“These past two and a half years have been among the most challenging times in OSF’s history — from COVID, to the Almeda Fire, to the ongoing racism and threats to members of our community, to inflationary challenges, to rebuilding the company coming into 2022,” Schmitz said in a statement. “These years have also been rewarding because of the opportunity I had to get to know and witness the incredibly talented people who dedicate their lives to this company. It has been my great privilege to work alongside Nataki and with such an exceptionally talented and dedicated staff and Board. I also treasured the opportunity to get to know and work with members of OSF’s incredible donor base as well as Ashland’s business community.”
Garrett expressed admiration for Schmitz and his contributions to the organization.
“I am very grateful to David for all the work he’s done,” said Garrett. “I will be forever thankful that David was fearlessly optimistic from his very first day working to bring OSF forward to vitality while celebrating its glorious past. I was privileged to witness David’s expert work in advocating for federal funding, while stewarding numerous connections and relationships within Ashland and working to ensure that OSF remained a collaborative and supportive partner in this interdependent community. We have been lucky to have him here for a time and I look forward to witnessing all of the ways he will impact the theater field.”
These decisions come after OSF took several bold actions throughout the 2022 season and in advance of the 2023 season to offset inherited structural deficits and the pandemic’s impact on operational costs, investments, ticket sales, and donations, according to the announcement, including reducing the number of shows per season, decreasing the number of weeks it offers performances, and diversifying its offerings. While these efforts provided short-term solutions, OSF said it realizes it must invest in a strategy that will impact the long-term success of the organization.
In November, OSF secured a $10 million multi-year gift from The Hitz Foundation, at $2 million per year for five years. In addition, OSF has received $1.5 million in pledges. In December, the OSF Board made the decision to release $4.25 million from its endowment to help support operating expenses. These pledges of support set up the next step in OSF’s Restructure, Reframe, Revitalize (3Rs) Strategy, which will focus the next 12-24 months on shifting and modernizing administrative systems that have existed since the inception of the OSF’s charter that are no longer serving the organization, OSF announced.
The goal, OSF said, is to recommit to centering artists and their work so that they can continue to deliver the best theater in the nation, and to continue investing in Inclusion, Diversity, Equity and Access (IDEA) as OSF has for 87 years.
Regarding the revitalization strategy, Garrett acknowledges that OSF has launched similar strategies in the past and emphasizes the difference and unique urgency in this case.
“This idea of revitalization is not new to OSF, but the extended pandemic recovery is forcing us to look at it in a different way,” she says. “We spent part of the pandemic focused on restructuring artistic and production practices. We now have an opportunity to turn our eye to parts of our organization that support our artistic efforts and invest in systems that will uplift our Finance, Information Technology, Human Resources, Marketing and Development departments. We must shift our business model in a way that works successfully in this post-pandemic paradigm.”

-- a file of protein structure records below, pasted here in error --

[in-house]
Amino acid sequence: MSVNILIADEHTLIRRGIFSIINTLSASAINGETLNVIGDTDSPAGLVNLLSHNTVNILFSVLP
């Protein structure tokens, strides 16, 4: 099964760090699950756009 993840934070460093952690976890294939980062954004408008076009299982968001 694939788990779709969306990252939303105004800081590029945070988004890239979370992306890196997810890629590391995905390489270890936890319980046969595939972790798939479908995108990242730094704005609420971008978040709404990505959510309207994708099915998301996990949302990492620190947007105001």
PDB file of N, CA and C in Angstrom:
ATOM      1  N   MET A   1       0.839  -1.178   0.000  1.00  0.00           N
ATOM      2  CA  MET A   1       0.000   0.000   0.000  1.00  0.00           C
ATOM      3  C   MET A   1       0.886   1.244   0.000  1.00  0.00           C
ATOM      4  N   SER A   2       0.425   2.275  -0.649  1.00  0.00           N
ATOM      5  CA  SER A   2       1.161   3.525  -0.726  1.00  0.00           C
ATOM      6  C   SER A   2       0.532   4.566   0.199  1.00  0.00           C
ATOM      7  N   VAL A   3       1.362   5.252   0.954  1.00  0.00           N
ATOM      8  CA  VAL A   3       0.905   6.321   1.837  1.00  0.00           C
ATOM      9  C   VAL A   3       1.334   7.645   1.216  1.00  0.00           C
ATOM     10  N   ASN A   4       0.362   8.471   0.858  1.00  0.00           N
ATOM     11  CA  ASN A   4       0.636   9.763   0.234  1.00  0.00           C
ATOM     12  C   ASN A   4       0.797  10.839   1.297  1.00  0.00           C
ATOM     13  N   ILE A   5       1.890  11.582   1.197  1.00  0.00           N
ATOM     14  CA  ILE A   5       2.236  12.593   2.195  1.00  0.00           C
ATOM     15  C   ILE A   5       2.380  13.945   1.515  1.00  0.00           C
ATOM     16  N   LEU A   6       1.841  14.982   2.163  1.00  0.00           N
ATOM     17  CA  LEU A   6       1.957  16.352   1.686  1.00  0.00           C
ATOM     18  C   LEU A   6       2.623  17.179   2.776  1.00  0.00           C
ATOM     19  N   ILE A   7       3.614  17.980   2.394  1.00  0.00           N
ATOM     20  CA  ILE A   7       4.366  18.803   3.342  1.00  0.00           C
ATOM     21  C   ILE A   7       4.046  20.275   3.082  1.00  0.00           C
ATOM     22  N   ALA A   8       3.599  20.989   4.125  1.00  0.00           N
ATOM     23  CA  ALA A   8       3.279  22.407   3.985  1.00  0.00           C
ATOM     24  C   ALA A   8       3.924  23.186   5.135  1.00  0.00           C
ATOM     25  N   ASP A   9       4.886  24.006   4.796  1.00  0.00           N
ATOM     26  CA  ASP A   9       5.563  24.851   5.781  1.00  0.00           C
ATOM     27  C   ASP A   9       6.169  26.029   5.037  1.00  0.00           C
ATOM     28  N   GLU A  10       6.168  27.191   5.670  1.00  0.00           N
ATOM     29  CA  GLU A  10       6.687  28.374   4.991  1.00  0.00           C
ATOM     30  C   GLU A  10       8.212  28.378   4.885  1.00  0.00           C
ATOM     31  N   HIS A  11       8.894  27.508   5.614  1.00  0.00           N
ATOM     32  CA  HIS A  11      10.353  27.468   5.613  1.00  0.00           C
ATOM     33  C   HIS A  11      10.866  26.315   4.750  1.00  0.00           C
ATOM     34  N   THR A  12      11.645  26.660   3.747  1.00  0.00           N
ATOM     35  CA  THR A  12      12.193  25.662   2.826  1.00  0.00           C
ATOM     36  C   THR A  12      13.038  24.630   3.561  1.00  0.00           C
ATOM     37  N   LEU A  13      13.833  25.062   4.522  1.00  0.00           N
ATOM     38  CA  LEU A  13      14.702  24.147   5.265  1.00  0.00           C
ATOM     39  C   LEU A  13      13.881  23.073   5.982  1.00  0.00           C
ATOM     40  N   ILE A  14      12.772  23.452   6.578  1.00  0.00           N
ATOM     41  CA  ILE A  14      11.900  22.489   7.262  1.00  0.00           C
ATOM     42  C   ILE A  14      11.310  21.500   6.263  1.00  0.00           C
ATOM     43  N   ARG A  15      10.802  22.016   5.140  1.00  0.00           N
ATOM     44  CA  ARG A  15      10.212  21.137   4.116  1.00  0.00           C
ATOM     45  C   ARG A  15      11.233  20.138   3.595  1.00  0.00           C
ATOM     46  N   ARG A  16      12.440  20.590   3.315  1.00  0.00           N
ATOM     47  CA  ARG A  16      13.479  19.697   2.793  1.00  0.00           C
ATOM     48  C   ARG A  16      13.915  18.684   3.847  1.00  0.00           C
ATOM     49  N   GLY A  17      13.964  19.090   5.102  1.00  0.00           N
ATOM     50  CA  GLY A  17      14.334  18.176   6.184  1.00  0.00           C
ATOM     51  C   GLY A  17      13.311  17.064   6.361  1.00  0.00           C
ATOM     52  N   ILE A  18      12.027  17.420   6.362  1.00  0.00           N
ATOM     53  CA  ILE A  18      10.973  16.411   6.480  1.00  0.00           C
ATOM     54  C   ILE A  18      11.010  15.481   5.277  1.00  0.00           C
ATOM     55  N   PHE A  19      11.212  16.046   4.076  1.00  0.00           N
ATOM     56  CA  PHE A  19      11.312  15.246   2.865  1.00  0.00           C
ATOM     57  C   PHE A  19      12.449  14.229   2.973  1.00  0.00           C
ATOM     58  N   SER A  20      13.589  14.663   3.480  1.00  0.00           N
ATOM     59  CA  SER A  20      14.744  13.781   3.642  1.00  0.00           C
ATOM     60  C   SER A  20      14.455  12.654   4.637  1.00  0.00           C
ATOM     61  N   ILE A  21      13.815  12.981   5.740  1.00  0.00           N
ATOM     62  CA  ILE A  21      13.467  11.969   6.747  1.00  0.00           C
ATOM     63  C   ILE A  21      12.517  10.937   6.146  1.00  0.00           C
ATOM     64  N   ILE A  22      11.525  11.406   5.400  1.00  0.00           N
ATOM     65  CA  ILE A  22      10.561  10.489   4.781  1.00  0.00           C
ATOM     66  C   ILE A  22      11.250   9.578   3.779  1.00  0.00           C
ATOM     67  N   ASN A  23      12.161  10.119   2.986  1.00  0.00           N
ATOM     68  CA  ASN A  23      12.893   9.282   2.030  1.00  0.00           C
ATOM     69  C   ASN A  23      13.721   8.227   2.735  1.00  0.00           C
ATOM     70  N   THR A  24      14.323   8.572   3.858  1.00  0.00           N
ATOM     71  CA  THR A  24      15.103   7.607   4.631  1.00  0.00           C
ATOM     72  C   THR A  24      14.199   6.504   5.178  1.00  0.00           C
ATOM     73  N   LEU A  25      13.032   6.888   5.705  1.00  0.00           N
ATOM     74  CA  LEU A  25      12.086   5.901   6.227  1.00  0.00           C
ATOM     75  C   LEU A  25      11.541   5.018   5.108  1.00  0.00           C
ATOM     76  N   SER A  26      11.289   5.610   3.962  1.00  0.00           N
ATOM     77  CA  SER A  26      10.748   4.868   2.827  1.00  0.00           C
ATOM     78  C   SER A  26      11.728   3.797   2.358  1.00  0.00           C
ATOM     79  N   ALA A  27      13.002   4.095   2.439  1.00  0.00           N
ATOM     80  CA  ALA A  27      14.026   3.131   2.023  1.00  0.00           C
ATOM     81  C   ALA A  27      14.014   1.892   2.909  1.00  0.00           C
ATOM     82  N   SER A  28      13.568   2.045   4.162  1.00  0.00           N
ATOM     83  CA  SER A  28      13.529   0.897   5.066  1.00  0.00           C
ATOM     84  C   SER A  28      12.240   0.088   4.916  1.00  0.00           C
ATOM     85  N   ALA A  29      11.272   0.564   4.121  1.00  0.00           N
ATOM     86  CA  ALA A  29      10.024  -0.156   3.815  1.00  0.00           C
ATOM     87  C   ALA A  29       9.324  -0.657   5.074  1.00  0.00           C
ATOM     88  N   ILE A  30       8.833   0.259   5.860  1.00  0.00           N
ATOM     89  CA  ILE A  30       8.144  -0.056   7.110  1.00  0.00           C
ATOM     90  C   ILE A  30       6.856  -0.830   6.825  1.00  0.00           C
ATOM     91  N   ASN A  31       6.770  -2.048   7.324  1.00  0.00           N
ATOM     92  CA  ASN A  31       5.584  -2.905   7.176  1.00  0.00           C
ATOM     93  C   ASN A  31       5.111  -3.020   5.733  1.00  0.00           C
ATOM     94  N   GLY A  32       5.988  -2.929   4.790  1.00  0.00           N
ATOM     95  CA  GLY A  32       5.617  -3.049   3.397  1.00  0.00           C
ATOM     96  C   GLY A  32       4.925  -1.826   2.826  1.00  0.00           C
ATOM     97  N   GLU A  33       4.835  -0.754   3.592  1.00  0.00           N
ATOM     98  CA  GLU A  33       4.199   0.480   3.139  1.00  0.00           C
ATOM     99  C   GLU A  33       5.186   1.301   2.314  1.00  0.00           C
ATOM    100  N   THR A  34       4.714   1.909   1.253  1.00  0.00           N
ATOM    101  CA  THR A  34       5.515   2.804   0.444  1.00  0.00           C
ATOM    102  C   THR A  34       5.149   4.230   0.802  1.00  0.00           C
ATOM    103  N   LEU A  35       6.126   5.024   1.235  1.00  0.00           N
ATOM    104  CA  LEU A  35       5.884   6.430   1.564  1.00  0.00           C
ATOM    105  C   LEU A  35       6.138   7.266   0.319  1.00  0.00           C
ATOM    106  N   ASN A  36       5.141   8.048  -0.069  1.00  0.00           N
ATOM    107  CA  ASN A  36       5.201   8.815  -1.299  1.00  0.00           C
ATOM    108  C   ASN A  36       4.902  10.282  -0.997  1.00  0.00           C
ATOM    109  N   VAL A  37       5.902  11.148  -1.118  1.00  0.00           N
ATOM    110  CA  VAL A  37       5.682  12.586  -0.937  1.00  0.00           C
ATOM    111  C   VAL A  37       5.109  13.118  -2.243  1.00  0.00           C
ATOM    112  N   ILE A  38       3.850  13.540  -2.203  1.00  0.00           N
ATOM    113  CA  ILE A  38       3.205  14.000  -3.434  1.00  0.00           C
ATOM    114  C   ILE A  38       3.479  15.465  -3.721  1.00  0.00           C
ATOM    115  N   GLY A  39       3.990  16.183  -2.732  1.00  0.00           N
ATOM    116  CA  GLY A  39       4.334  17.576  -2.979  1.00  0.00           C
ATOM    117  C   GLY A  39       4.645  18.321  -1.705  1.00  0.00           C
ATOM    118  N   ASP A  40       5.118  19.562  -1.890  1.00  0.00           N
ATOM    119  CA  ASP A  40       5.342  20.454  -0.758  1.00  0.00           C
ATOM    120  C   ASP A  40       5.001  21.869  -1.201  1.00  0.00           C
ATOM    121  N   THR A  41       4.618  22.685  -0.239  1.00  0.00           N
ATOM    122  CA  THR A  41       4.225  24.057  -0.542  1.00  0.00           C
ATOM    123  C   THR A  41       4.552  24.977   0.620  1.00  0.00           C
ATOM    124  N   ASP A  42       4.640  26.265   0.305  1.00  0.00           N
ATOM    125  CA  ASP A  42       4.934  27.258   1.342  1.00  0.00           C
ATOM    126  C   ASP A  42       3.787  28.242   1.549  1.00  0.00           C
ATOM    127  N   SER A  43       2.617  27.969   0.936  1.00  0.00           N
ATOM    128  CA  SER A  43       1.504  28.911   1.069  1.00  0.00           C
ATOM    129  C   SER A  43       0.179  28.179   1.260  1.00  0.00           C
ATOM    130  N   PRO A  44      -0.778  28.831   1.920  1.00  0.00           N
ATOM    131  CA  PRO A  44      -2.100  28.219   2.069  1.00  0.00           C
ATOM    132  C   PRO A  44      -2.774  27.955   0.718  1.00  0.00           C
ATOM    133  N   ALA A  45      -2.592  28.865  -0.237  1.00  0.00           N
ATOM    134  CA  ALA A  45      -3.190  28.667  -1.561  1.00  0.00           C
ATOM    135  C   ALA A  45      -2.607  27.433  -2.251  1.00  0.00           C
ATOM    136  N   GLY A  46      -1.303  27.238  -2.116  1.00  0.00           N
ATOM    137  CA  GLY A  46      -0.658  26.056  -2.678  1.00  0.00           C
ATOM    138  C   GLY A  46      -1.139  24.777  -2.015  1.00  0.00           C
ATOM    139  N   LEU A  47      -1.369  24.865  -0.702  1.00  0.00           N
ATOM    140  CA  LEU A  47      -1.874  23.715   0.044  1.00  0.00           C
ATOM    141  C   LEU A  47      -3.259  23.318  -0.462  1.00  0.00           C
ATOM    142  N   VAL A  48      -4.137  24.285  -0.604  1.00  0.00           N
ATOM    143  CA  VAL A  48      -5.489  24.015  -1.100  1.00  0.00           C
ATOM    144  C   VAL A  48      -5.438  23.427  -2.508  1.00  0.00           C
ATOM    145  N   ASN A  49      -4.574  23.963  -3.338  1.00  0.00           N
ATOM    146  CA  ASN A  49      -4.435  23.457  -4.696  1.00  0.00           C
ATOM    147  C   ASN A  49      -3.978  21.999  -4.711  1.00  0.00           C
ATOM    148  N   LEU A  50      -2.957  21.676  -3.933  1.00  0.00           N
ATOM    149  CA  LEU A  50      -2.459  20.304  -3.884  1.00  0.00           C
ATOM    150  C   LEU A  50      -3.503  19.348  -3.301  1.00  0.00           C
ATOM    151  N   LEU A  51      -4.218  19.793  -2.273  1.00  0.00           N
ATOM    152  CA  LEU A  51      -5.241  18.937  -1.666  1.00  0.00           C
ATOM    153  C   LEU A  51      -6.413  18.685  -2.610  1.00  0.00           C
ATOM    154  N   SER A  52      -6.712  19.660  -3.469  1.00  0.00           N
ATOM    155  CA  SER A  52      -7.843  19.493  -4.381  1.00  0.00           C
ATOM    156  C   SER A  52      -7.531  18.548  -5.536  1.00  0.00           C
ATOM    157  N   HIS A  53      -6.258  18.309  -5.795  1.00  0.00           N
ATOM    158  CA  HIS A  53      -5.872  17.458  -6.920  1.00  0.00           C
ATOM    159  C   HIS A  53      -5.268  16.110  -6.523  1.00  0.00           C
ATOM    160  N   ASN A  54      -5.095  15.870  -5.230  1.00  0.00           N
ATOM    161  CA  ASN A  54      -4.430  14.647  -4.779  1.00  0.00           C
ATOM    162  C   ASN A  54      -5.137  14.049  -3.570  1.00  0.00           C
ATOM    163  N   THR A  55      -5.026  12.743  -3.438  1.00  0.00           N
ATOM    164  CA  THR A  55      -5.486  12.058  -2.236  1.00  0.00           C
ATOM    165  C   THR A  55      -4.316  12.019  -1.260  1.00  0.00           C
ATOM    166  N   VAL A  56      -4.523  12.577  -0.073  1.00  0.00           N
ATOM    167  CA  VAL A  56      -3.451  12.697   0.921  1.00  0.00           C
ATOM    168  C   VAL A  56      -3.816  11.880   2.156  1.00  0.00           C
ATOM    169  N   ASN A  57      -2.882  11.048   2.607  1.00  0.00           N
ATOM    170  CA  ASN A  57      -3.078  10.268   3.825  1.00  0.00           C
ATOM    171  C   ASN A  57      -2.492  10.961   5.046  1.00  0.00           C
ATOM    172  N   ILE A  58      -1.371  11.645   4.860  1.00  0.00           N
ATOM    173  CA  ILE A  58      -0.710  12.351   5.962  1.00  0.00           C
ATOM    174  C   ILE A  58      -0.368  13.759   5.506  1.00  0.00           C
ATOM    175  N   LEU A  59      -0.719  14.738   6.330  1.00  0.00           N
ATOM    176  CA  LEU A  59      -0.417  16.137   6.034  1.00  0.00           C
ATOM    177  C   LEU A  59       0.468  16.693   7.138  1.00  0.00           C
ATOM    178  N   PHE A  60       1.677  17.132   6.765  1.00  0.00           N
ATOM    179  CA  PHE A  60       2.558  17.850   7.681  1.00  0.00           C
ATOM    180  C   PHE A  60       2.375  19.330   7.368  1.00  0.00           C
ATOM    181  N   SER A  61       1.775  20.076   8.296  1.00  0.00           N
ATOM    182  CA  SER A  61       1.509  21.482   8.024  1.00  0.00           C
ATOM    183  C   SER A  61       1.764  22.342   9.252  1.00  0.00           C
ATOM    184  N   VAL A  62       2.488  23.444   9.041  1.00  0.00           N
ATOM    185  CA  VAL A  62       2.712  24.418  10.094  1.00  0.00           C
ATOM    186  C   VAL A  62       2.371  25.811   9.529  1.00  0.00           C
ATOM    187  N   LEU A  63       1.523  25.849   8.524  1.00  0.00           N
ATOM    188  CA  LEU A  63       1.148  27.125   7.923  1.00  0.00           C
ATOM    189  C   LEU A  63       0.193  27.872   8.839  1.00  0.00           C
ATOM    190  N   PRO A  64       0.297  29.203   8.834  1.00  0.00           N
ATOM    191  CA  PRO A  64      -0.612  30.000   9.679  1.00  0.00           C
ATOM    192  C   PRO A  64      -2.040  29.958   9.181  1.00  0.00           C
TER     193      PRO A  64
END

OSF leadership worked with its Board of Directors on the creation of a strategic plan, which is part of its efforts to implement systemic change. That plan includes several pillars and a restating of OSF’s vision, values and purpose to be in alignment with its IDEA-centered approach to theater and its systems.
Through its strategy, OSF seeks to thoughtfully diversify its artistic offerings, manage resources to offset pandemic losses, generate new resource opportunities both in earned and contributed revenue, and shift its operations to be in fiscal alignment.
Included in this strategy will be the launch of an $80 million campaign during the first quarter of 2023 to build capacity and help fund operations at OSF.
“We are revitalizing our business model so we can provide a strong foundation that supports our purpose,” says Muse. “And that purpose is clear: To expand access to the transformational power of art and performance.”
Jacksonville Inn Closes Down Dining Services
The famous Jacksonville Inn is no longer offering its dining services after decades of serving quality food to the Rogue Valley and the unique experience of dining there.
The historic brown bricked building was built back in the Jacksonville community more than 100 years ago. For years the hotel offered a wide variety of high-quality food to its diners, but as of January 7, 2023 officials say the inn is no longer offering those dining services.
The owners of the business put out a statement stating: “As owners, we have made the difficult decision to close this portion of our business management while beginning to search for a tenant that complements this exceptional restaurant space.”
Emma Root, the store owner of Willow Creek right across the street from the Jacksonville Inn, said she had no idea the business was ending it dining services.
“I think there will be a lot of people disappointed to see it go,” says Root. “You know, cause there are a lot of regulars. I even hear about people who come here every summer or you now, every holiday to go there. So I think it will impact local people and also people who travel here.”
The hotel is still offering its wine bar and room services.
Oregon Workforce Declining As Population Ages
Finding work isn’t as hard as was in the past in Oregon, yet finding workers has proven to be more challenging for employers.
The combination of an aging population and the younger adult demographics being reticent to join the workforce has created a declining labor force participation rate, especially in rural areas.